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Trucks and Safe Passing: What You Should Know

Posted on by Defensive Driving | in Defensive Driving Tips

Safe Passing Truck

You know the feeling. You’re driving on a remote highway with a high speed limit and two 18-wheelers are ahead of you side by side going far below the speed limit and keeping you from passing. Feeling impatient, you become frustrated and, while muttering obscenities under your breath, you start creeping up on the safe passing truck looking for an opportunity to move into the oncoming lane of traffic briefly so you can pass. Before you make an abrupt or rash decision or curse all truckers and their posterity, let’s take a minute to examine the question that, understandably, you and many others are probably asking.

 

Why do truckers sometimes drive side by side on the highway for longer than necessary to pass?

Driving behind a slow truck can be incredibly frustrating, especially when you’re in a hurry to get to your destination and you are forced to drive much slower than the speed limit. Though it can often seem like truckers are simply on a mission to make your life miserable, actually, quite the opposite is true.

In fact, truckers have strict rules and regulations to which they must adhere precisely so that they can be safer for the cars around them. Most trucks have regulations placed on them that prohibit them from ever going over a certain speed. Truck drivers who violate the regulations will face stiff penalties and potentially lose their job, so very few drivers deliberately break them. While it can vary slightly by state and trucking company, truckers are typically required to go no more than about 65 mph. This means that even though a posted speed limit sign may say 80, truck drivers are still required to adhere to their company’s own lower maximum speed restrictions.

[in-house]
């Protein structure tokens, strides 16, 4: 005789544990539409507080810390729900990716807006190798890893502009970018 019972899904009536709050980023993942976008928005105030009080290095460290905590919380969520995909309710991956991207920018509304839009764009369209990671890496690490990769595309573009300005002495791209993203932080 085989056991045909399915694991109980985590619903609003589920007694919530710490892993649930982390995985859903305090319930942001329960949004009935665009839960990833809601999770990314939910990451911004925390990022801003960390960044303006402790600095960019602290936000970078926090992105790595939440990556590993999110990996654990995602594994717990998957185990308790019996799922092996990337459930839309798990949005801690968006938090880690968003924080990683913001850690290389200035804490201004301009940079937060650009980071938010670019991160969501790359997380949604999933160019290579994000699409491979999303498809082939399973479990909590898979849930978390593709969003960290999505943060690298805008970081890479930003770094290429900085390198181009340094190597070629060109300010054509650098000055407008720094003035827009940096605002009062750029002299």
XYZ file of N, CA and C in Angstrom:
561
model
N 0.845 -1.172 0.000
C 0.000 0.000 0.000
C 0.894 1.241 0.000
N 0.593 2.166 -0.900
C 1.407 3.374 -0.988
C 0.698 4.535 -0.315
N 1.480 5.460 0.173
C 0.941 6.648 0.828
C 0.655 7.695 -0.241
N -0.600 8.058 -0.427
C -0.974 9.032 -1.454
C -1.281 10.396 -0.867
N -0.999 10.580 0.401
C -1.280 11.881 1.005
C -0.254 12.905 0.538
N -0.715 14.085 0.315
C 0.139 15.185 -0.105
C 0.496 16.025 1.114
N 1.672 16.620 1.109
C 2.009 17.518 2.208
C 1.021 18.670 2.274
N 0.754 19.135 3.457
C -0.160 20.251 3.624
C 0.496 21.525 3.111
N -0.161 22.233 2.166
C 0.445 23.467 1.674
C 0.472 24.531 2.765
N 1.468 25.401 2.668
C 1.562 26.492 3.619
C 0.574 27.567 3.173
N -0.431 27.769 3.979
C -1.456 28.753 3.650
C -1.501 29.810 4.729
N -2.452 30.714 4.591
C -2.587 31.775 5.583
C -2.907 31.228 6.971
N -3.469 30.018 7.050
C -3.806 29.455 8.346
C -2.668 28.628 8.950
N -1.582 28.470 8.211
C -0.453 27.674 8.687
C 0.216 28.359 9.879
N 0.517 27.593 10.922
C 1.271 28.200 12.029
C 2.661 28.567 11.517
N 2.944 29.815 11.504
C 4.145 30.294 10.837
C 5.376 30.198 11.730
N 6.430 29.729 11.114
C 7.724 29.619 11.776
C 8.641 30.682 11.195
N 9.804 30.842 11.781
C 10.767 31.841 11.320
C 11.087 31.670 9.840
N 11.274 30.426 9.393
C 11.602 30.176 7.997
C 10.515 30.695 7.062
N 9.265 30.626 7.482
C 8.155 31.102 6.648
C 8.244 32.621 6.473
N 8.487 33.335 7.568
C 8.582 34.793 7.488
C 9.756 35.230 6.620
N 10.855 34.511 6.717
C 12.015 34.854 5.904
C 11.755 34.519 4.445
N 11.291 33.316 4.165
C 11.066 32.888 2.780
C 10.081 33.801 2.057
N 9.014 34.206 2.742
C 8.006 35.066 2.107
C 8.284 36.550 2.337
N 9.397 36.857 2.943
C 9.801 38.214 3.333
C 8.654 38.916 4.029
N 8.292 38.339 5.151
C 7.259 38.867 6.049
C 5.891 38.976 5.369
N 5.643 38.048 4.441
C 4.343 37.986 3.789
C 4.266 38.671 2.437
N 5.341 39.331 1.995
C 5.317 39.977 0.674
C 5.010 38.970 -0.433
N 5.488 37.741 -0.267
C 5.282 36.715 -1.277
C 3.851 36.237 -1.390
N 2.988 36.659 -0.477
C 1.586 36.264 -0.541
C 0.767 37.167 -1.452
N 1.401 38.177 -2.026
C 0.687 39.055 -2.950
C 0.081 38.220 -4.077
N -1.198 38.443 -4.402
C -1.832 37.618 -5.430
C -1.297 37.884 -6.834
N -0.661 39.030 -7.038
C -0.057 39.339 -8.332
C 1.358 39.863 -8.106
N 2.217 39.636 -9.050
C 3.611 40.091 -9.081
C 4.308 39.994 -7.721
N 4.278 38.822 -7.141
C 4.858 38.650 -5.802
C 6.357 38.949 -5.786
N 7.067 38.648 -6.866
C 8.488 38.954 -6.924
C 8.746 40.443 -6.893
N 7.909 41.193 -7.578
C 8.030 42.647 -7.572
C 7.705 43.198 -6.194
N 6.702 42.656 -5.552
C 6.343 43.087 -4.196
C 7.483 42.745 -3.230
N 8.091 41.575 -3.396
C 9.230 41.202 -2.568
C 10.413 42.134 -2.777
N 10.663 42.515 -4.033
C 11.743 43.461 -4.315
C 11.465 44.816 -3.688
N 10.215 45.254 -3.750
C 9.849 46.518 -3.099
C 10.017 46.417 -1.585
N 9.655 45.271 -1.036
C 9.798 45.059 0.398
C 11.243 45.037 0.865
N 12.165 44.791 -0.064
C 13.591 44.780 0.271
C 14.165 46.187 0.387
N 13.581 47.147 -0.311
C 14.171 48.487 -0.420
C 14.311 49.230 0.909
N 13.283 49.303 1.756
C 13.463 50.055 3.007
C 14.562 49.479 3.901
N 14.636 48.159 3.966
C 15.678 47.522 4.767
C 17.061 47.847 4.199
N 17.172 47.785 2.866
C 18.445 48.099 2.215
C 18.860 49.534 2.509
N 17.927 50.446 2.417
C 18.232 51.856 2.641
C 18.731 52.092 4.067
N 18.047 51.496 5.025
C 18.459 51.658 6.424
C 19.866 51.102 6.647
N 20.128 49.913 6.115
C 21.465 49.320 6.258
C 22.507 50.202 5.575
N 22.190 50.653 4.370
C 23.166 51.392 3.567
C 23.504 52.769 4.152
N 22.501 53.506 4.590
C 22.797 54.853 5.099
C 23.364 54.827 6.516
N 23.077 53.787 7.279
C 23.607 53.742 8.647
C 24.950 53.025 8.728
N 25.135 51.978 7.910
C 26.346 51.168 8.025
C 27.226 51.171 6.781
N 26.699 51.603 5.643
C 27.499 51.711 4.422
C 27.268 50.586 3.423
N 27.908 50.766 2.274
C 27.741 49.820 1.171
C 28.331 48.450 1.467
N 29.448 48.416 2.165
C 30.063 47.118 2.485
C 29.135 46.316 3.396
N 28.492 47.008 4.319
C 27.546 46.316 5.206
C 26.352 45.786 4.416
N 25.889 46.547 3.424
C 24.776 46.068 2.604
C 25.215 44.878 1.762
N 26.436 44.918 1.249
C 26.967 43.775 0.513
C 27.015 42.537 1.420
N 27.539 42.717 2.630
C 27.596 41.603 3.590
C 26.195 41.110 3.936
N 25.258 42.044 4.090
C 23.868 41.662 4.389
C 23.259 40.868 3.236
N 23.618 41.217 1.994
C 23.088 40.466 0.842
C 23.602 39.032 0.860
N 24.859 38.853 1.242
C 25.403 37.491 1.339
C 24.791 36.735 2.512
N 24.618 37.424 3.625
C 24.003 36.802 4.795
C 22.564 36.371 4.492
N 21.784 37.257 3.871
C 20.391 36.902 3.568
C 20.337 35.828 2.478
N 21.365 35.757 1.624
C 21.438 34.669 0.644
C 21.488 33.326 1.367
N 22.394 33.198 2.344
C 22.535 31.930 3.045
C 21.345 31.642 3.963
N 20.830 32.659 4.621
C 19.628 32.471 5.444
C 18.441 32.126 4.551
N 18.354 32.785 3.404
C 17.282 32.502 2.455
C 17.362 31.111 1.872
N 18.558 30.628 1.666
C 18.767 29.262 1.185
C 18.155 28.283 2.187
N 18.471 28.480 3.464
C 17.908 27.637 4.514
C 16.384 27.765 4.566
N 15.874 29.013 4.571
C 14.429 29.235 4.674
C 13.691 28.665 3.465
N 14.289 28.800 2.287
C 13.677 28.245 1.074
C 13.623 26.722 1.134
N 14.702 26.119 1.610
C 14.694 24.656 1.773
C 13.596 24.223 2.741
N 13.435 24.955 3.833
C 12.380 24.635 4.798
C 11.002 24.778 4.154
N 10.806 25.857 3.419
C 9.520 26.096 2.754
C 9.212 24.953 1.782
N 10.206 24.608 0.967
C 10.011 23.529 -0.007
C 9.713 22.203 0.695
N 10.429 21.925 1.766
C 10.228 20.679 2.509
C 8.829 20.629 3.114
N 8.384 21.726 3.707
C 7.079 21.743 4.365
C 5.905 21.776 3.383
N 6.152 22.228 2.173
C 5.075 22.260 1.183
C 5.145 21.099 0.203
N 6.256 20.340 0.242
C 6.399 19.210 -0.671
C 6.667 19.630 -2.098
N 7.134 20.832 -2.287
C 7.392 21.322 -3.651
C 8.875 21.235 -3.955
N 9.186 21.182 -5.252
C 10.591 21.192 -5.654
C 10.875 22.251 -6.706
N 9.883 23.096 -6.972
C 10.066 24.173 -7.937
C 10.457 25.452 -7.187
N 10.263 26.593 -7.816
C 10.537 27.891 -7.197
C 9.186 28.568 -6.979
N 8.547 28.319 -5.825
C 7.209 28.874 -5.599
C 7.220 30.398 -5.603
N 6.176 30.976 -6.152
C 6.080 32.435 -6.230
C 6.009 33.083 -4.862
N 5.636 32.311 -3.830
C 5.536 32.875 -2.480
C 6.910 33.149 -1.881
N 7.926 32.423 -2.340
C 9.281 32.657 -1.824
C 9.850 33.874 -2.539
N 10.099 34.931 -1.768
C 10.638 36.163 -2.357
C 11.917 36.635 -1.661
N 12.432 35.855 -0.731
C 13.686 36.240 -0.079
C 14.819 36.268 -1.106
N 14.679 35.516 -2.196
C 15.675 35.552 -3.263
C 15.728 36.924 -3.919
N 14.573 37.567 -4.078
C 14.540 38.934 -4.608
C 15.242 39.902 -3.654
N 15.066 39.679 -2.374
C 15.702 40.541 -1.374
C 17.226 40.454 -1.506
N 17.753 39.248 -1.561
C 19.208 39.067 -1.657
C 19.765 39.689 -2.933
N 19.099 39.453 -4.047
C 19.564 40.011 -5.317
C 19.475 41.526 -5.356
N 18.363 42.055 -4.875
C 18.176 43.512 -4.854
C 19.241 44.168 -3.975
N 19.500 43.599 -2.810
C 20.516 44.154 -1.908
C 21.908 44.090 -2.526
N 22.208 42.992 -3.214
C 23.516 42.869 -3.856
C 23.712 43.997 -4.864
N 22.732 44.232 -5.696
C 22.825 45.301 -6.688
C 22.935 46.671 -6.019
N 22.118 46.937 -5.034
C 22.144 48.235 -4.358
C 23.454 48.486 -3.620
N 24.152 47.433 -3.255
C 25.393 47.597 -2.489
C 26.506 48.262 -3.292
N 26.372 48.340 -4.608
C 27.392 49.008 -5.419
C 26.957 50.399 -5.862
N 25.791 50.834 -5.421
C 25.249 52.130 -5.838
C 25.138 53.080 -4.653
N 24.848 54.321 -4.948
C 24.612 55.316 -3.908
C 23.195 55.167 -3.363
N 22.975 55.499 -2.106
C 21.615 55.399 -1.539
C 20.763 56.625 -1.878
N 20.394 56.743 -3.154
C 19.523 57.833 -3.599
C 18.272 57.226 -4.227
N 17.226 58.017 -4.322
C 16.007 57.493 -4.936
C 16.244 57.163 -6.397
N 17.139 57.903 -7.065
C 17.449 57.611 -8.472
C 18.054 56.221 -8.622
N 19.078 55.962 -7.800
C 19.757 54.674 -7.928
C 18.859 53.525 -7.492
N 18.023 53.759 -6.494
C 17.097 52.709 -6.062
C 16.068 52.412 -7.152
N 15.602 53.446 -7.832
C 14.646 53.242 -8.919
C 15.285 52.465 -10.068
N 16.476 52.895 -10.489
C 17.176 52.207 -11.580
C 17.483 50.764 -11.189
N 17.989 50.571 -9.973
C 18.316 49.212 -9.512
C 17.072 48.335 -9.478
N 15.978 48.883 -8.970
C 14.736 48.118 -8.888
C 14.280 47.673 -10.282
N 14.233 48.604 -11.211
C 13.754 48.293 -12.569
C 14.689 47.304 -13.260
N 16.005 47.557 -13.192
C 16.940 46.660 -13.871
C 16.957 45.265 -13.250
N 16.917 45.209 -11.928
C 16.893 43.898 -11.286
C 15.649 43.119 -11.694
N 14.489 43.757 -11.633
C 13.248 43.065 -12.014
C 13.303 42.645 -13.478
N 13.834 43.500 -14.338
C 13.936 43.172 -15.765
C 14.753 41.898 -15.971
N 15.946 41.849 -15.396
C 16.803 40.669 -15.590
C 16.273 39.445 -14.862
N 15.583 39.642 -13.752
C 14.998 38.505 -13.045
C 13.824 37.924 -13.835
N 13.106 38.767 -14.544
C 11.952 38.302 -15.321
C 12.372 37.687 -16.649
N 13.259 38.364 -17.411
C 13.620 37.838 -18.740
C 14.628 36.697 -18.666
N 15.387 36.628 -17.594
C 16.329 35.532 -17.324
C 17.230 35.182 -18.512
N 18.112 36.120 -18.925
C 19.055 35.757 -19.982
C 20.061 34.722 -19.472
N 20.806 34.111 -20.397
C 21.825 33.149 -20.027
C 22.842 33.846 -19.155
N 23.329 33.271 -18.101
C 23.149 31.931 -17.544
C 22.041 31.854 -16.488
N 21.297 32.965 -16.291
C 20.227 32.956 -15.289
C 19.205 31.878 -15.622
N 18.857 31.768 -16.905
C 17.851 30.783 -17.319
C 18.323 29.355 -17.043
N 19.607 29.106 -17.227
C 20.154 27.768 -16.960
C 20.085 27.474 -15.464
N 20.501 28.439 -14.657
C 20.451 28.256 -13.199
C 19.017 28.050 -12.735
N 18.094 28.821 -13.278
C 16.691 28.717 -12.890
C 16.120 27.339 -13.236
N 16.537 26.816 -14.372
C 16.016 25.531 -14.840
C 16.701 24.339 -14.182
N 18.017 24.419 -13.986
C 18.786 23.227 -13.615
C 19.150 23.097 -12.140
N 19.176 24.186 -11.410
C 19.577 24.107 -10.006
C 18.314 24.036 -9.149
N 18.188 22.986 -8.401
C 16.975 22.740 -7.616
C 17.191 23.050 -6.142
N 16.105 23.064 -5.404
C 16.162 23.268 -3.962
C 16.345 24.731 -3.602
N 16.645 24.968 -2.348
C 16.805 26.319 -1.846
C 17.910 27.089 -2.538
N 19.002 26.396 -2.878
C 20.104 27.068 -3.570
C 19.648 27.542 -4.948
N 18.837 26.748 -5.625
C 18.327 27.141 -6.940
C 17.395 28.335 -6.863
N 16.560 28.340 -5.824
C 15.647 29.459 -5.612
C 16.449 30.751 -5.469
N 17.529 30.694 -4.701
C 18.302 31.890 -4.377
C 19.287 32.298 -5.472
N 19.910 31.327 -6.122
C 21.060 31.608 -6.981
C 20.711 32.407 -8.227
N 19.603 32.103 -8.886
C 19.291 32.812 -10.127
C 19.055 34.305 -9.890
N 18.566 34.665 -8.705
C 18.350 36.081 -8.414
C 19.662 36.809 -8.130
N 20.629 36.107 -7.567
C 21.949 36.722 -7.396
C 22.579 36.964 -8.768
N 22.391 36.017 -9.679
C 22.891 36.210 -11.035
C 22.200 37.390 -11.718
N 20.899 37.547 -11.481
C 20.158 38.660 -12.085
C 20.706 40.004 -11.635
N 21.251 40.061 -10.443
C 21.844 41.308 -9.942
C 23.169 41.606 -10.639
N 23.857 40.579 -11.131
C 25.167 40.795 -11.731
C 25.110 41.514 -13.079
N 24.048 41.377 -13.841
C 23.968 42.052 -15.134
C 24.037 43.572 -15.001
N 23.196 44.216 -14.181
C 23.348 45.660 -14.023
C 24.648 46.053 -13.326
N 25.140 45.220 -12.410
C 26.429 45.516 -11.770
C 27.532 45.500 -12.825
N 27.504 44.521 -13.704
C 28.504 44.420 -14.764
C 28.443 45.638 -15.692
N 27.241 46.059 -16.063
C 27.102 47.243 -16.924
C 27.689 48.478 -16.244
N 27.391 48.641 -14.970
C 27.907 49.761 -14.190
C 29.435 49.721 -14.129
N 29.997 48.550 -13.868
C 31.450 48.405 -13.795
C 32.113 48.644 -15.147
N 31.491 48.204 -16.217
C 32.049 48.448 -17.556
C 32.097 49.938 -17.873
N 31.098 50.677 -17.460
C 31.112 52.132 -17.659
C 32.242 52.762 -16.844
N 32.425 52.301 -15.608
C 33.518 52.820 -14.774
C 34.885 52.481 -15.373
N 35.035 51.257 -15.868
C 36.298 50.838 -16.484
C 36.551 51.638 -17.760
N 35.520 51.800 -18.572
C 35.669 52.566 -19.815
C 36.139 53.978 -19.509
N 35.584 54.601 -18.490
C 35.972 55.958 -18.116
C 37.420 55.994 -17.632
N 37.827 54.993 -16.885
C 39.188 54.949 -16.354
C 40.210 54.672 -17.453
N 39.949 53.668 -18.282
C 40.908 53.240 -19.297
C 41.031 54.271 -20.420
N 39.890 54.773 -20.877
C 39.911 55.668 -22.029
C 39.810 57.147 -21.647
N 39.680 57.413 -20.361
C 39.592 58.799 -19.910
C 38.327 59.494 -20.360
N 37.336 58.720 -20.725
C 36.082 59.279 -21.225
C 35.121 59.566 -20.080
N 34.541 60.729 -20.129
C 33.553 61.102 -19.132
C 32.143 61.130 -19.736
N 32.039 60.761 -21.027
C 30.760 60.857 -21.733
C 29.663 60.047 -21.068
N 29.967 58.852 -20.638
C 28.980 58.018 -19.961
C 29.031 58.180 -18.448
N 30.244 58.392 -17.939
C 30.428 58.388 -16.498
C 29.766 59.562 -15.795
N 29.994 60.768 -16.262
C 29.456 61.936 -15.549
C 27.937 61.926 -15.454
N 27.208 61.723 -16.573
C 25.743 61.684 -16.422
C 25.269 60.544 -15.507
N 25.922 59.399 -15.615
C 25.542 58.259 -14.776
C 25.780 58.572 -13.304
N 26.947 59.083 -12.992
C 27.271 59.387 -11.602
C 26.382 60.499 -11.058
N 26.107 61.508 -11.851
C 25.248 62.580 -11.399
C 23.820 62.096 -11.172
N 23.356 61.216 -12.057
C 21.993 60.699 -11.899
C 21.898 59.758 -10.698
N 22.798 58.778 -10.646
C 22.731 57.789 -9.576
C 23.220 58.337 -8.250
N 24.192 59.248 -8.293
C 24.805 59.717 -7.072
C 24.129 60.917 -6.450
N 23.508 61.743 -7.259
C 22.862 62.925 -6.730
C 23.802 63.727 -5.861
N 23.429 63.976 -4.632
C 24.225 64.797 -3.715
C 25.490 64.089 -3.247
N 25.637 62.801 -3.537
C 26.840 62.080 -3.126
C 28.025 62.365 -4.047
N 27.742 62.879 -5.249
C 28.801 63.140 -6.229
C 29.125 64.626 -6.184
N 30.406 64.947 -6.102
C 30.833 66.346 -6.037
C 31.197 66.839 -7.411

So, why do trucks take longer to pass other trucks? Because they can’t go over a certain speed, even to pass. Since a passing truck can typically, by law, only go about two or three miles per hour faster than the other truck (since its maximum speed allowance is so low), it will logically take it a lot longer to pass. If a truck is only going one to three miles per hour faster than another, in order to ensure safe passing and get back into the lane with a safe distance, it takes about two minutes and twelve seconds or 3.7 percent of a mile. While it can be frustrating to drivers behind them, most truckers are simply abiding by the strict rules and regulations that have been placed on them.

 

What else should you know about trucks and safe passing?

•To reiterate, trucks are bigger and are required to drive slower, so when it comes to one truck passing another, safe passing takes much longer.

•As a smaller vehicle, passing a truck without allowing for safe driving distance is incredibly dangerous because trucks take much longer to slow down and are even taught not to do so abruptly in order to avoid causing additional accidents.

•In many states, it is illegal to pass a truck on the right. Not only is it often against the law, it’s simply not a good idea.

•Truckers generally do what they do because they have your safety in mind. They aren’t just trying to make you mad.

•Weather can greatly affect the speed of trucks because of their sheer size.

 

Keep calm and journey on

Staying safe on the road is all about remaining calm and not letting situations outside of your control get the best of you. Part of driving defensively is not letting the actions of others affect your emotions negatively. Defensive driving courses can help you become a safer and more poised driver. For defensive driving courses in Austin, or to erase a ticket, look no further than DefensiveDriving.com.

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